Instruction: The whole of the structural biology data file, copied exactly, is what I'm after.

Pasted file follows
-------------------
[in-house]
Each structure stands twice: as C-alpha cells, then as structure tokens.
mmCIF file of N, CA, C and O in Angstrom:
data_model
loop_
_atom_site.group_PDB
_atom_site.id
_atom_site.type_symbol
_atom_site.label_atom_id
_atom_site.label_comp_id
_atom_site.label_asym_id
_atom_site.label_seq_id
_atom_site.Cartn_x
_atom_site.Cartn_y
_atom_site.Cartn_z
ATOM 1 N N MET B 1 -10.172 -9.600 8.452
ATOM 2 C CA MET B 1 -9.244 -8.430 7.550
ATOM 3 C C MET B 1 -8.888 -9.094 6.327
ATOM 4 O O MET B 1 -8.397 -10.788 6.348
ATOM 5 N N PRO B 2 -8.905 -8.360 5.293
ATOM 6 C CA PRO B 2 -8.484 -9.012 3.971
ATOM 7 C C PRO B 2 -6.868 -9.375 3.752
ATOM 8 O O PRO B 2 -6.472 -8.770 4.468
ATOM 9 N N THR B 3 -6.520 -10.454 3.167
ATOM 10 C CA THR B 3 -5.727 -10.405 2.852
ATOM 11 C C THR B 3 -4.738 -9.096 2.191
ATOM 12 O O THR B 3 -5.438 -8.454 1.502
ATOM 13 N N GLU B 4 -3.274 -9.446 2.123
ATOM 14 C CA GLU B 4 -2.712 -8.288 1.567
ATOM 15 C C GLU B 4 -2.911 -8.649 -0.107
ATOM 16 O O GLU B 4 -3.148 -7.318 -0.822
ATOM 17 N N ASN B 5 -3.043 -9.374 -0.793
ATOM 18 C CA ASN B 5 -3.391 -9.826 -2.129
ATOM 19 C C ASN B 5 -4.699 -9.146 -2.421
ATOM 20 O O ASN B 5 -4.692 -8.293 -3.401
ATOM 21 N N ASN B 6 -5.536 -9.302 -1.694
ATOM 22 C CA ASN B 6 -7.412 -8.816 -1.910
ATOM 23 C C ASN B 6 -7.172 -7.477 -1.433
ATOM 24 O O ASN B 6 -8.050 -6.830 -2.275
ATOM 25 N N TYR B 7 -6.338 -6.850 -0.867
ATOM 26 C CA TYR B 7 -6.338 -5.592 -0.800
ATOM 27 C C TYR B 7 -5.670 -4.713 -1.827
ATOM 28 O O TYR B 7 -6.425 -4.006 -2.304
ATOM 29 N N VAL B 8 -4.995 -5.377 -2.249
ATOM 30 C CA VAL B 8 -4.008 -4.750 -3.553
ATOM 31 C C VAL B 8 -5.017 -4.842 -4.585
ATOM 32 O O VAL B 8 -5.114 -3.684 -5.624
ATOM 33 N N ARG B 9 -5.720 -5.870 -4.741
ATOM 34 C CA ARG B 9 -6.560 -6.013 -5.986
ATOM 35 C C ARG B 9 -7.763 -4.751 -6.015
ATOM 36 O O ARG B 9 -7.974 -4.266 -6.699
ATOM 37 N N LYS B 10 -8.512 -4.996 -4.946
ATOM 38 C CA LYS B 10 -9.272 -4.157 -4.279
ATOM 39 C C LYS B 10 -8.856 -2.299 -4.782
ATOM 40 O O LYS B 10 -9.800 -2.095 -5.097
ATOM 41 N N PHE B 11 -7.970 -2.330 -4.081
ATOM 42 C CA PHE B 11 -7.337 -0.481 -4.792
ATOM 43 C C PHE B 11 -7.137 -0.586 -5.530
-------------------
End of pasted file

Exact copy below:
[in-house]
Each structure stands twice: as C-alpha cells, then as structure tokens.
mmCIF file of N, CA, C and O in Angstrom:
data_model
loop_
_atom_site.group_PDB
_atom_site.id
_atom_site.type_symbol
_atom_site.label_atom_id
_atom_site.label_comp_id
_atom_site.label_asym_id
_atom_site.label_seq_id
_atom_site.Cartn_x
_atom_site.Cartn_y
_atom_site.Cartn_z
ATOM 1 N N MET B 1 -10.172 -9.600 8.452
ATOM 2 C CA MET B 1 -9.244 -8.430 7.550
ATOM 3 C C MET B 1 -8.888 -9.094 6.327
ATOM 4 O O MET B 1 -8.397 -10.788 6.348
ATOM 5 N N PRO B 2 -8.905 -8.360 5.293
ATOM 6 C CA PRO B 2 -8.484 -9.012 3.971
ATOM 7 C C PRO B 2 -6.868 -9.375 3.752
ATOM 8 O O PRO B 2 -6.472 -8.770 4.468
ATOM 9 N N THR B 3 -6.520 -10.454 3.167
ATOM 10 C CA THR B 3 -5.727 -10.405 2.852
ATOM 11 C C THR B 3 -4.738 -9.096 2.191
ATOM 12 O O THR B 3 -5.438 -8.454 1.502
ATOM 13 N N GLU B 4 -3.274 -9.446 2.123
ATOM 14 C CA GLU B 4 -2.712 -8.288 1.567
ATOM 15 C C GLU B 4 -2.911 -8.649 -0.107
ATOM 16 O O GLU B 4 -3.148 -7.318 -0.822
ATOM 17 N N ASN B 5 -3.043 -9.374 -0.793
ATOM 18 C CA ASN B 5 -3.391 -9.826 -2.129
ATOM 19 C C ASN B 5 -4.699 -9.146 -2.421
ATOM 20 O O ASN B 5 -4.692 -8.293 -3.401
ATOM 21 N N ASN B 6 -5.536 -9.302 -1.694
ATOM 22 C CA ASN B 6 -7.412 -8.816 -1.910
ATOM 23 C C ASN B 6 -7.172 -7.477 -1.433
ATOM 24 O O ASN B 6 -8.050 -6.830 -2.275
ATOM 25 N N TYR B 7 -6.338 -6.850 -0.867
ATOM 26 C CA TYR B 7 -6.338 -5.592 -0.800
ATOM 27 C C TYR B 7 -5.670 -4.713 -1.827
ATOM 28 O O TYR B 7 -6.425 -4.006 -2.304
ATOM 29 N N VAL B 8 -4.995 -5.377 -2.249
ATOM 30 C CA VAL B 8 -4.008 -4.750 -3.553
ATOM 31 C C VAL B 8 -5.017 -4.842 -4.585
ATOM 32 O O VAL B 8 -5.114 -3.684 -5.624
ATOM 33 N N ARG B 9 -5.720 -5.870 -4.741
ATOM 34 C CA ARG B 9 -6.560 -6.013 -5.986
ATOM 35 C C ARG B 9 -7.763 -4.751 -6.015
ATOM 36 O O ARG B 9 -7.974 -4.266 -6.699
ATOM 37 N N LYS B 10 -8.512 -4.996 -4.946
ATOM 38 C CA LYS B 10 -9.272 -4.157 -4.279
ATOM 39 C C LYS B 10 -8.856 -2.299 -4.782
ATOM 40 O O LYS B 10 -9.800 -2.095 -5.097
ATOM 41 N N PHE B 11 -7.970 -2.330 -4.081
ATOM 42 C CA PHE B 11 -7.337 -0.481 -4.792
ATOM 43 C C PHE B 11 -7.137 -0.586 -5.530